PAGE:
Abstract Global climate changes during the Quaternary reveal much about broader evolutionary effects of environmental change. Detailed regional studies reveal how evolutionary lineages and novel communities and ecosystems, emerge through glacial bottlenecks or from refugia. There have been significant advances in benthic imaging and dating, particularly with respect to the movements of the British (Scottish) and Irish ice sheets and associated changes in sea level during and after the Last Glacial Maximum (LGM). Ireland has been isolated as an island for approximately twice as long as Britain with no evidence of any substantial, enduring land bridge between these islands after ca 15 kya. Recent biogeographical studies show that Britain's mammal community is akin to those of southern parts of Scandinavia, The Netherlands and Belgium, but the much lower mammal species richness of Ireland is unique and needs explanation. Here, we consider physiographic, archaeological, phylogeographical i.e. molecular genetic, and biological evidence comprising ecological, behavioural and morphological data, to review how mammal species recolonized western Europe after the LGM with emphasis on Britain and, in particular, Ireland. We focus on why these close neighbours had such different mammal fauna in the early Holocene, the stability of ecosystems after LGM subject to climate change and later species introductions. There is general concordance of archaeological and molecular genetic evidence where data allow some insight into history after the LGM. Phylogeography reveals the process of recolonization, e.g. with respect to source of colonizers and anthropogenic influence, whilst archaeological data reveal timing more precisely through carbon dating and stratigraphy. More representative samples and improved calibration of the ‘molecular clock’ will lead to further insights with regards to the influence of successive glaciations. Species showing greatest morphological, behavioural and ecological divergence in Ireland in comparison to Britain and continental Europe, were also those which arrived in Ireland very early in the Holocene either with or without the assistance of people. Cold tolerant mammal species recolonized quickly after LGM but disappeared, potentially as a result of a short period of rapid warming. Other early arrivals were less cold tolerant and succumbed to the colder conditions during the Younger Dryas or shortly after the start of the Holocene (11.5 kya), or the area of suitable habitat was insufficient to sustain a viable population especially in larger species. Late Pleistocene mammals in Ireland were restricted to those able to colonize up to ca 15 kya, probably originating from adjacent areas of unglaciated Britain and land now below sea level, to the south and west (of Ireland). These few, early colonizers retain genetic diversity which dates from before the LGM. Late Pleistocene Ireland, therefore, had a much depleted complement of mammal species in comparison to Britain. Mammal species, colonising predominantly from southeast and east Europe occupied west Europe only as far as Britain between ca 15 and 8 kya, were excluded from Ireland by the Irish and Celtic Seas. Smaller species in particular failed to colonise Ireland. Britain being isolated as an island from ca. 8 kya has similar species richness and composition to adjacent lowland areas of northwest continental Europe and its mammals almost all show strongest genetic affinity to populations in neighbouring continental Europe with a few retaining genotypes associated with earlier, western lineages. The role of people in the deliberate introduction of mammal species and distinct genotypes is much more significant with regards to Ireland than Britain reflecting the larger species richness of the latter and its more enduring land link with continental Europe. The prime motivation of early people in moving mammals was likely to be resource driven but also potentially cultural; as elsewhere, people exploring uninhabited places introduced species for food and the materials they required to survive. It is possible that the process of introduction of mammals to Ireland commenced during the Mesolithic and accelerated with Neolithic people. Irish populations of these long established, introduced species show some unique genetic variation whilst retaining traces of their origins principally from Britain but in some cases, Scandinavia and Iberia. It is of particular interest that they may retain genetic forms now absent from their source populations. Further species introductions, during the Bronze and late Iron Ages, and Viking and Norman invasions, follow the same pattern but lack the time for genetic divergence from their source populations. Accidental introductions of commensal species show considerable genetic diversity based on numerous translocations along the eastern Atlantic coastline. More recent accidental and deliberate introductions are characterised by a lack of genetic diversity other than that explicable by more than one introduction. The substantial advances in understanding the postglacial origins and genetic diversity of British and Irish mammals, the role of early people in species translocations, and determination of species that are more recently introduced, should inform policy decisions with regards to species and genetic conservation. Conservation should prioritise early, naturally recolonizing species and those brought in by early people reflecting their long association with these islands. These early arrivals in Britain and Ireland and associated islands show genetic diversity that may be of value in mitigating anthropogenic climate change across Europe. In contrast, more recent introductions are likely to disturb ecosystems greatly, lead to loss of diversity and should be controlled. This challenge is more severe in Ireland where the number and proportion of invasive species from the 19th century to the present has been greater than in Britain.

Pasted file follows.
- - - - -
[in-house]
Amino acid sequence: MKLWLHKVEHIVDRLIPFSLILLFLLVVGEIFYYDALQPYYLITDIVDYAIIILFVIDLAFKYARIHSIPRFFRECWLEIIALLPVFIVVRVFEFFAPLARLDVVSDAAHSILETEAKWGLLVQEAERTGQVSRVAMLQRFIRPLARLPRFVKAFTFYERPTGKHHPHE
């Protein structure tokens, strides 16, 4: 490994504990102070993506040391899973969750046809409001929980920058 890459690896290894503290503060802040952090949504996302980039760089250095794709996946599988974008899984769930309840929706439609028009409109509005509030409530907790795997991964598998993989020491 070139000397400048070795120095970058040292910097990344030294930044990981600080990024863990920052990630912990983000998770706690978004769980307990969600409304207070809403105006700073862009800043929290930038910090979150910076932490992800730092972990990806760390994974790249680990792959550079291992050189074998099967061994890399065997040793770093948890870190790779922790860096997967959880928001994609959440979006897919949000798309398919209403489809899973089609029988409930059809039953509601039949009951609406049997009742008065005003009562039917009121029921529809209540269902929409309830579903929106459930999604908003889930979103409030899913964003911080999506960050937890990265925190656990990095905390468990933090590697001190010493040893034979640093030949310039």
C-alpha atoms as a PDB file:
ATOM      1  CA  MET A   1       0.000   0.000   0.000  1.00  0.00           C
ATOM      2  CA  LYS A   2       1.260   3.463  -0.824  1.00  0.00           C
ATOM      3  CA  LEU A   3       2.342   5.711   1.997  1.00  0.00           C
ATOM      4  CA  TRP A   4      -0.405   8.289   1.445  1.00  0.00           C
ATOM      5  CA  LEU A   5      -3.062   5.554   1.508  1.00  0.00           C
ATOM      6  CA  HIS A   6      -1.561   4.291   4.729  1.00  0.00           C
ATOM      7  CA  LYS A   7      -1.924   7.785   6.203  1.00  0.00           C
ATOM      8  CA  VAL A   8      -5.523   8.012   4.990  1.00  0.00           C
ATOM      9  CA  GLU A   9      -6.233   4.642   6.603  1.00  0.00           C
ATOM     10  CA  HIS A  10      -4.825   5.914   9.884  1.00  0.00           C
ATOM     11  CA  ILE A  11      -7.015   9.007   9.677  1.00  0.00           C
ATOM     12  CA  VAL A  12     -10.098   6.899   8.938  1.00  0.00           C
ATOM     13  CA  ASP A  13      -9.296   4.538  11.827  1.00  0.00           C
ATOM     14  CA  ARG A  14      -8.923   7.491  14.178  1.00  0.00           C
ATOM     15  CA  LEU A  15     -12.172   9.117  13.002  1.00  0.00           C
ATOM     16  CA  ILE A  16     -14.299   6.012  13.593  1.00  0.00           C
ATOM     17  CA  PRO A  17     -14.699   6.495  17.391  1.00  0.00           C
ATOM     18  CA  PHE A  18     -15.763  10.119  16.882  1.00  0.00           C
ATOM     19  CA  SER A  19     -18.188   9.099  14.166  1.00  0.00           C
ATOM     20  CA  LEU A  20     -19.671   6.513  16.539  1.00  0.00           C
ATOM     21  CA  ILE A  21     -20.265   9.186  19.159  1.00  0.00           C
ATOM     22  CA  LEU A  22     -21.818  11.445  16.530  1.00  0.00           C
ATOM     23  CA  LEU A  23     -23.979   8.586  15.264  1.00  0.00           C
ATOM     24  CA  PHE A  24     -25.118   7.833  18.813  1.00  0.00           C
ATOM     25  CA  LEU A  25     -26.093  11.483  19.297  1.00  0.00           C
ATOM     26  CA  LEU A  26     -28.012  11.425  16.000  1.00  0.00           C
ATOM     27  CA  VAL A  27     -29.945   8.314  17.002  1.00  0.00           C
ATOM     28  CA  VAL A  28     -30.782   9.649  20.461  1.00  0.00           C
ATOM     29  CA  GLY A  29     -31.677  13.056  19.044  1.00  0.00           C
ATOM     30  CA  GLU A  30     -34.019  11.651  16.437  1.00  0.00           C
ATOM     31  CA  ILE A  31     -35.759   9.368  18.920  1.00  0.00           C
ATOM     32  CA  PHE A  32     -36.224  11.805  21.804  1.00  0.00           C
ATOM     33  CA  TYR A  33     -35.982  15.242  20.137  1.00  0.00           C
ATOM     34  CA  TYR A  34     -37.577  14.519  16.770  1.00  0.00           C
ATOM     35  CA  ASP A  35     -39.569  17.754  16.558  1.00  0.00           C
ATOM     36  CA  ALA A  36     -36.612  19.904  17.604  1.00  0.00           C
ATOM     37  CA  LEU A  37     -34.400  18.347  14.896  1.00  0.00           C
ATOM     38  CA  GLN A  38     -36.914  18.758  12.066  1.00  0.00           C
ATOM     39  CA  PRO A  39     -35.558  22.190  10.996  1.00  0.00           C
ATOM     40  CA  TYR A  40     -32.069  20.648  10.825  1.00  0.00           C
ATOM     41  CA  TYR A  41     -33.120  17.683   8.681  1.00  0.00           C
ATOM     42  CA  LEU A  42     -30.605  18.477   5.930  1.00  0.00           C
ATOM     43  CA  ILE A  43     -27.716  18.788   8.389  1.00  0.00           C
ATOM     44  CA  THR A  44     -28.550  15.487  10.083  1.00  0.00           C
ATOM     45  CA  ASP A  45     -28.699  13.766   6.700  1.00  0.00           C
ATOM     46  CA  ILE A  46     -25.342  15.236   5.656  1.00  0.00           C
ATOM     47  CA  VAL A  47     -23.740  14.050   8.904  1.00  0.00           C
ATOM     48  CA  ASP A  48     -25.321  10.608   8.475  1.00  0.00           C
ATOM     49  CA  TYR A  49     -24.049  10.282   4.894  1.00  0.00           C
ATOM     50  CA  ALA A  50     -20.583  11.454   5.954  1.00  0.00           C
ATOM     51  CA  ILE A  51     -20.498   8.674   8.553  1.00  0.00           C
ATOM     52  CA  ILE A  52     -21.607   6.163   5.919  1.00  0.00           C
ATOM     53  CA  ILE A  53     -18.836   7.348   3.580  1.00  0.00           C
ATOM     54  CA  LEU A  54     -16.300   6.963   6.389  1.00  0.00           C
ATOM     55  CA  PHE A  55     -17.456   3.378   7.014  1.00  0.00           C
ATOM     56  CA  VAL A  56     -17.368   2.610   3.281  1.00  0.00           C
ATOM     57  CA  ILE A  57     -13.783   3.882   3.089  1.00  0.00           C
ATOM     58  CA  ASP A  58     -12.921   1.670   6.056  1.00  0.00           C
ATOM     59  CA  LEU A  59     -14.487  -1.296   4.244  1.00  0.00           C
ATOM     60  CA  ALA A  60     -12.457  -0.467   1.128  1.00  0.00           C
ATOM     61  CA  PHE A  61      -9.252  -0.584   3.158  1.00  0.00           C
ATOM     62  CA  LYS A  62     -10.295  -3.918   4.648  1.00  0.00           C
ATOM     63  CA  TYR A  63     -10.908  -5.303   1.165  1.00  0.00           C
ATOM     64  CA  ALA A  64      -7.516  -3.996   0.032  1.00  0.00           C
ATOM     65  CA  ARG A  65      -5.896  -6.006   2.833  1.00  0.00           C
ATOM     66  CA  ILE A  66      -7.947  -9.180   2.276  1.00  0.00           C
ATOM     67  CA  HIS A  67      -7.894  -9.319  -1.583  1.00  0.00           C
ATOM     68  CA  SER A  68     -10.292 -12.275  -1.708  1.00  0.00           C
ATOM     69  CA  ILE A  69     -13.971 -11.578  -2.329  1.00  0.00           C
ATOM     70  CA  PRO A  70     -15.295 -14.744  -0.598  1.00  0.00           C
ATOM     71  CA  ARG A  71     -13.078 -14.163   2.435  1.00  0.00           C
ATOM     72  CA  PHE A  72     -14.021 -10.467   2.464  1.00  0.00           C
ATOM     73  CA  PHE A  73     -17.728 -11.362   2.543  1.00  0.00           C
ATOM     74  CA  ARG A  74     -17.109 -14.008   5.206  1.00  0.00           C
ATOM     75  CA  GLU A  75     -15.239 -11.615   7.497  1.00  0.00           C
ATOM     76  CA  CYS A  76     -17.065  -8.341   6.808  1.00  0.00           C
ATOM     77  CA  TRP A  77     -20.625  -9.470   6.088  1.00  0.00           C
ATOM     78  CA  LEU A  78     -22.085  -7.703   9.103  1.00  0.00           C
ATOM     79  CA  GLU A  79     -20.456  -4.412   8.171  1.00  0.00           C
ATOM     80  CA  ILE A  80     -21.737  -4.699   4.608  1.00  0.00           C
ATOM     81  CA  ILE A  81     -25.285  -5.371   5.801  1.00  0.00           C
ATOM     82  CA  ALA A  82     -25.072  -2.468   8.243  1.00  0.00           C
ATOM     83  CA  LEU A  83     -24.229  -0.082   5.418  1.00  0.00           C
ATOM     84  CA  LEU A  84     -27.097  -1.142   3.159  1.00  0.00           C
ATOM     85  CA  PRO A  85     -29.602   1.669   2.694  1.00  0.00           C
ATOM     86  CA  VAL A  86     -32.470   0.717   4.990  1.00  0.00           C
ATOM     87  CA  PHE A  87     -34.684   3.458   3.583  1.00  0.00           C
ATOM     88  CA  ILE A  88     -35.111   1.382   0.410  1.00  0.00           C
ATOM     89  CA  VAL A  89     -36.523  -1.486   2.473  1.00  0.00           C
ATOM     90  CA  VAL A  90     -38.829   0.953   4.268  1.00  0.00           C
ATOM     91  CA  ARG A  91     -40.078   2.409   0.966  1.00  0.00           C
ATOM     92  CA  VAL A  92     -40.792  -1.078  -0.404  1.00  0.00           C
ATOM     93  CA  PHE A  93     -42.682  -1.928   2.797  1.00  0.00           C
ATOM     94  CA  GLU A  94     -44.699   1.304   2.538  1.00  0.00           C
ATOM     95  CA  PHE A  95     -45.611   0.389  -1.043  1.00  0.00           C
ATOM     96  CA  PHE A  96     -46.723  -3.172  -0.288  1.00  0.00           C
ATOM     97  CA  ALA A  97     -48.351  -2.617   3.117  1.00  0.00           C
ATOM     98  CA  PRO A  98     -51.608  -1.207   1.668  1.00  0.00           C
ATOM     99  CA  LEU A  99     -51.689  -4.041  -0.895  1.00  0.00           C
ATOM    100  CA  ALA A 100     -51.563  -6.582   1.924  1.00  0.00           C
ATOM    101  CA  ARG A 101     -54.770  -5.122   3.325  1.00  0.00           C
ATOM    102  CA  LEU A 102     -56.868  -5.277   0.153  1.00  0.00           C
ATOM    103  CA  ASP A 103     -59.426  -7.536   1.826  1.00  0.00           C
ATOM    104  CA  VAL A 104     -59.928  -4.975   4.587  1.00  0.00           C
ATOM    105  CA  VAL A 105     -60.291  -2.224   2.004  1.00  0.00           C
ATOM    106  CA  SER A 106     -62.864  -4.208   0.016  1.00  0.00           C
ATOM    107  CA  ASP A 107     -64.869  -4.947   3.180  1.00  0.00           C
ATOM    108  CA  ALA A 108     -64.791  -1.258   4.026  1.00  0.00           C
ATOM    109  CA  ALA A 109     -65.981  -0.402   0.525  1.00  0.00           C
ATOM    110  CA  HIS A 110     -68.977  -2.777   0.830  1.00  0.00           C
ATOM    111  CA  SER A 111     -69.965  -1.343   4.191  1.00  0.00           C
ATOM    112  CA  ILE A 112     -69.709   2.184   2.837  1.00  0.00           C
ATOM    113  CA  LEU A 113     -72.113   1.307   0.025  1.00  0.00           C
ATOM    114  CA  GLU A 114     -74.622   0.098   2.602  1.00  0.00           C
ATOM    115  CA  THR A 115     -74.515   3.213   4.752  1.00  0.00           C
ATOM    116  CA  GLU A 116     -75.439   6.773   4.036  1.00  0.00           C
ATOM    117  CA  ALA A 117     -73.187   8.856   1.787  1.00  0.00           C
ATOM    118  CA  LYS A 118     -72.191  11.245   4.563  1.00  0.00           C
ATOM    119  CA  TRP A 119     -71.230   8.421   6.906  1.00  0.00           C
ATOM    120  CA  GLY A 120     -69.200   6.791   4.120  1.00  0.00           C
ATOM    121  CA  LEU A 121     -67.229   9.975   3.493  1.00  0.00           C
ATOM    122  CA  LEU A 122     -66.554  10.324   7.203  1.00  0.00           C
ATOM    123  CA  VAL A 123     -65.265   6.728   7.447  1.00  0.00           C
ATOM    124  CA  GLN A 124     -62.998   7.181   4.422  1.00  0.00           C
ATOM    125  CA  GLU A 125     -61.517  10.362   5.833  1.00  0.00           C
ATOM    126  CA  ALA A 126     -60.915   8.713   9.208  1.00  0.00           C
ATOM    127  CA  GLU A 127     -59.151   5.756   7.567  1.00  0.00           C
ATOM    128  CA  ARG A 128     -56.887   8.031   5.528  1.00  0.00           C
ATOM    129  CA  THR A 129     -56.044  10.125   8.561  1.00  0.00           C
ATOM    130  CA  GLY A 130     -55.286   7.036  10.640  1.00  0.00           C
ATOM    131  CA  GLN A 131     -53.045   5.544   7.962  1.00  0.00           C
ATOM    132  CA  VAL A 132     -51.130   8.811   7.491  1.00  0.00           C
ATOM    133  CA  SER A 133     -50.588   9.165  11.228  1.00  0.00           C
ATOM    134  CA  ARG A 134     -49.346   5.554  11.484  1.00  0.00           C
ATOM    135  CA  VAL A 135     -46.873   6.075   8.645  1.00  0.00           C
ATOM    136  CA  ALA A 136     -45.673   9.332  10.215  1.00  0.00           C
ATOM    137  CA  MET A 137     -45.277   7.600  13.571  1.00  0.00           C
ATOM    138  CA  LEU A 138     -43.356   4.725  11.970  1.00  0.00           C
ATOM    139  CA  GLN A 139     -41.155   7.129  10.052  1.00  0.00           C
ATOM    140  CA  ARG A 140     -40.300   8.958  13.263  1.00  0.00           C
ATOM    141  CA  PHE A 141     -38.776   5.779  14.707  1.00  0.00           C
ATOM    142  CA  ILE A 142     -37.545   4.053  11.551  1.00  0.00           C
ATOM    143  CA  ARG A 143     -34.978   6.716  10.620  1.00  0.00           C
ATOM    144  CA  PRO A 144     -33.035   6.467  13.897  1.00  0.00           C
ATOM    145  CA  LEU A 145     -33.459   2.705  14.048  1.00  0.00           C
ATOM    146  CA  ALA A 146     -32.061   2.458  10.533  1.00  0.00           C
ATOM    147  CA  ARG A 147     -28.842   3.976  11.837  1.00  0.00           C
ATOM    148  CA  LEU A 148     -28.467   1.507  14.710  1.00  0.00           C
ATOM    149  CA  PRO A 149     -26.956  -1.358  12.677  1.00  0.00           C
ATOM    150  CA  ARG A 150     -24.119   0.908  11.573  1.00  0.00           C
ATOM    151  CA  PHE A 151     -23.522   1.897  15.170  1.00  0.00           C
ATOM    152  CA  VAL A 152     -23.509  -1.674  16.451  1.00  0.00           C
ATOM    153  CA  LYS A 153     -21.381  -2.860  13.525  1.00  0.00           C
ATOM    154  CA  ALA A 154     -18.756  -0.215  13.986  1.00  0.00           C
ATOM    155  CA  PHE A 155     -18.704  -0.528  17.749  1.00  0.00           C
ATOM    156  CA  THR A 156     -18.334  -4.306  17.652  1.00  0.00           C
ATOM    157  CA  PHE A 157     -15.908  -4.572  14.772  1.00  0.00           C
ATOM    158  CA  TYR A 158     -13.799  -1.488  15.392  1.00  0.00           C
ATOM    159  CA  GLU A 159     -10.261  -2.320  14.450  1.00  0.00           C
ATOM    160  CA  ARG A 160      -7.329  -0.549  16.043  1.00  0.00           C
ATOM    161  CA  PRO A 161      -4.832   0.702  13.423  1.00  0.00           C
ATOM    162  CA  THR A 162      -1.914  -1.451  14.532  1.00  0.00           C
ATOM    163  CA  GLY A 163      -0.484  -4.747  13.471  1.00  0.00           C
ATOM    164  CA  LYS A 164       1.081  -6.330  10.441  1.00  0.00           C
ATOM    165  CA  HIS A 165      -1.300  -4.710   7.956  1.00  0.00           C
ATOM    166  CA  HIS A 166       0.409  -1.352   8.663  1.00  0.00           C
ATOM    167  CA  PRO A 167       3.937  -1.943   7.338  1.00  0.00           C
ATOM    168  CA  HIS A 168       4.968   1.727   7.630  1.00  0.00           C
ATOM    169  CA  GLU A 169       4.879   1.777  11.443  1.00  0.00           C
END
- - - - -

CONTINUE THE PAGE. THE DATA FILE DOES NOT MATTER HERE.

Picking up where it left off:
Item Type: Article
Subjects: Q Science > Q Science (General)
Q Science > QH Natural history > QH301 Biology
Schools: School of Applied Sciences
Related URLs:
Depositing User: Elizabeth Boulton
Date Deposited: 25 Jun 2015 10:17
Last Modified: 25 Jun 2015 10:17
URI: http://eprints.hud.ac.uk/id/eprint/24883